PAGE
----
I think the reason we haven’t improved systems, that include due process, to be more responsive is the same reason we need to say “believe women”, but not “believe carjacking victims”. We already believe carjacking victims, but we do not believe people who say they have been victims of sexual assault or sexual harassment. As a society, we understand that there is no situation where it is acceptable to forcibly remove someone from their car and take it. However it has only recently become true that there is also no situation where it is acceptable to force someone to have sex or take access to another person’s body. Marital rape only became illegal in all 50 states in the United States in 1993. Prior to that, it was not considered illegal for a spouse to rape their partner. The fact is, as a nation, we were quicker to accept that someone has the right for their car to be free from intrusion, than for their body to be free from intrusion.

The call to “believe women”, in my view, is really a call that amounts to taking accusations of sexual harassment and sexual assault seriously. It is a course correction from demeaning, belittling, and gas lighting people (of all genders) who allege they have been victims sexual harassment or assault. Our system has ways of delineating between people who steal your car when you leave the keys inside of it while running to the bank and those who violently kill you before stealing it. Similarly, it is possible to delineate between different degrees of sexual assault and punish people accordingly. This type of due process is not separate and apart from justice, but a fundamental part of it. However, it requires us to first take sexual assault and harassment seriously.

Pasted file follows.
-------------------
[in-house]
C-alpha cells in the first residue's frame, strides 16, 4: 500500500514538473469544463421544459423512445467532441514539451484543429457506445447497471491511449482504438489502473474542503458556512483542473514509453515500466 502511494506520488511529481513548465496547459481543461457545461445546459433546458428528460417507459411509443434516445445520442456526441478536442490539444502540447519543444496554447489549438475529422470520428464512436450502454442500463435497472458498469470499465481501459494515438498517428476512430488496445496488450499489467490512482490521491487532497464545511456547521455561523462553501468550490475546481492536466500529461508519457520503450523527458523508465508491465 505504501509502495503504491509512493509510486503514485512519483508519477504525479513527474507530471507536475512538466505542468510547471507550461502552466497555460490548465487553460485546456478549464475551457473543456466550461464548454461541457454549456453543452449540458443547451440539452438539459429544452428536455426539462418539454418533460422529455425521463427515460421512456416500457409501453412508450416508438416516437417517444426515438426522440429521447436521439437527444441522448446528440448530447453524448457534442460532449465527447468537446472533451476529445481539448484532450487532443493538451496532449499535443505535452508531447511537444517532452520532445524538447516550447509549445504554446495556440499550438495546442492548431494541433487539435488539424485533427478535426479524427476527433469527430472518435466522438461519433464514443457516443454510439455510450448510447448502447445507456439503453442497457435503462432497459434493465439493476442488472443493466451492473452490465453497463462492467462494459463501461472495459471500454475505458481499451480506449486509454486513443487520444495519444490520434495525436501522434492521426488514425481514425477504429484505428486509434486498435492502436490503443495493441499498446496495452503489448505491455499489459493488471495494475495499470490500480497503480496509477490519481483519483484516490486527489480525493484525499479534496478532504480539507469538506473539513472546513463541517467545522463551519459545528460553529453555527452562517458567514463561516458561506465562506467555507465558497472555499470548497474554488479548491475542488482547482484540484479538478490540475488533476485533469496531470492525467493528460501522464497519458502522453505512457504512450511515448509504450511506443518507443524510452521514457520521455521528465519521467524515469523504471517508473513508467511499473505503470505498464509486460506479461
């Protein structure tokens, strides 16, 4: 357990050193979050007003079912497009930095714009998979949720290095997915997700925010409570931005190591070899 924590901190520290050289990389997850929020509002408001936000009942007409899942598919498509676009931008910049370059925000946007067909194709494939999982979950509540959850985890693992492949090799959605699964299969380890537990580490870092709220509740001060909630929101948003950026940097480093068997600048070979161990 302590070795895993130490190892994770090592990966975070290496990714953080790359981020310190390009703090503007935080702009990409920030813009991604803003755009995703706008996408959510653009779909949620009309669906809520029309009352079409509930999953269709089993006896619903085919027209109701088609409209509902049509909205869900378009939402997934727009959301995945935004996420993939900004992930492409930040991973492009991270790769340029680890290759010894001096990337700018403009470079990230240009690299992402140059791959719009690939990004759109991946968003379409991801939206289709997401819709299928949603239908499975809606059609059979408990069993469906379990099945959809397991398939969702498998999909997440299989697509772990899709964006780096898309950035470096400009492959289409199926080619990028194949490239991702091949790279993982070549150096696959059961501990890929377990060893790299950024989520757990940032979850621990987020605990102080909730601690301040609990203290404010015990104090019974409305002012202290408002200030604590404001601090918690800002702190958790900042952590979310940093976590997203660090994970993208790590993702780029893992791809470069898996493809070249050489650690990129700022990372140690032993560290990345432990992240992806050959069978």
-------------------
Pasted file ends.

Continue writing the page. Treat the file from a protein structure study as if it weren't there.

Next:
In order to take sexual assault and harassment seriously, we would have to take consent seriously. Historically, consent has entailed respecting a “no” (verbally or physically) or someone’s inability to give consent. The idea of requiring affirmative consent, or needing a “yes”, for sexual activity to be considered consensual only started becoming the law in some states, in some contexts, in 2014. Is it any wonder that we are seeing articles about how men are scared to hug women? It appears, from the tone of the article, that it has never occurred to some men that they need to ask before touching another person. This is all the more disturbing when you realize that, as a culture, we seem to understand that before borrowing someone’s car or getting in it for a ride, you need permission. We don’t think twice about asking questions like, “Hey, can I borrow your car?” or “Can I get a lift to the store?” However, it is not yet normal to ask people for permission before touching their bodies.